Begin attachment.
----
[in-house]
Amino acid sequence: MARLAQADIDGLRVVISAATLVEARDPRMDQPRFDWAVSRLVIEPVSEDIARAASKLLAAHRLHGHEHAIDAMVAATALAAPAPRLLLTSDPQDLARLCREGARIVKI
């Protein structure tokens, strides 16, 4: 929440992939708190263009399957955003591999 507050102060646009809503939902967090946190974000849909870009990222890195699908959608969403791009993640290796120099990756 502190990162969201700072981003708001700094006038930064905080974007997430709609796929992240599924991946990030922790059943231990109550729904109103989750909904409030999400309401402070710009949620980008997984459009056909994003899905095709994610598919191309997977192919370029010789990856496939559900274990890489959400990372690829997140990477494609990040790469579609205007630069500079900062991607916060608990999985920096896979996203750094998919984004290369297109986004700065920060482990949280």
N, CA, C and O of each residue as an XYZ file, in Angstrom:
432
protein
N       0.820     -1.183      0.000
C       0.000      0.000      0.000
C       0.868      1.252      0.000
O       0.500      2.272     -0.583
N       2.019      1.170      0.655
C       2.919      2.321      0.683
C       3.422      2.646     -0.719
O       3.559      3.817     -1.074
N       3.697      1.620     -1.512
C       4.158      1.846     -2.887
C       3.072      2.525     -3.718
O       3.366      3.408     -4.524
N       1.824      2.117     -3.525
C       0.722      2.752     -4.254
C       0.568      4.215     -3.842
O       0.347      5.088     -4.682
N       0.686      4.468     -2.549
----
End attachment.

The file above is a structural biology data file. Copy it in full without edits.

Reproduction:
[in-house]
Amino acid sequence: MARLAQADIDGLRVVISAATLVEARDPRMDQPRFDWAVSRLVIEPVSEDIARAASKLLAAHRLHGHEHAIDAMVAATALAAPAPRLLLTSDPQDLARLCREGARIVKI
């Protein structure tokens, strides 16, 4: 929440992939708190263009399957955003591999 507050102060646009809503939902967090946190974000849909870009990222890195699908959608969403791009993640290796120099990756 502190990162969201700072981003708001700094006038930064905080974007997430709609796929992240599924991946990030922790059943231990109550729904109103989750909904409030999400309401402070710009949620980008997984459009056909994003899905095709994610598919191309997977192919370029010789990856496939559900274990890489959400990372690829997140990477494609990040790469579609205007630069500079900062991607916060608990999985920096896979996203750094998919984004290369297109986004700065920060482990949280």
N, CA, C and O of each residue as an XYZ file, in Angstrom:
432
protein
N       0.820     -1.183      0.000
C       0.000      0.000      0.000
C       0.868      1.252      0.000
O       0.500      2.272     -0.583
N       2.019      1.170      0.655
C       2.919      2.321      0.683
C       3.422      2.646     -0.719
O       3.559      3.817     -1.074
N       3.697      1.620     -1.512
C       4.158      1.846     -2.887
C       3.072      2.525     -3.718
O       3.366      3.408     -4.524
N       1.824      2.117     -3.525
C       0.722      2.752     -4.254
C       0.568      4.215     -3.842
O       0.347      5.088     -4.682
N       0.686      4.468     -2.549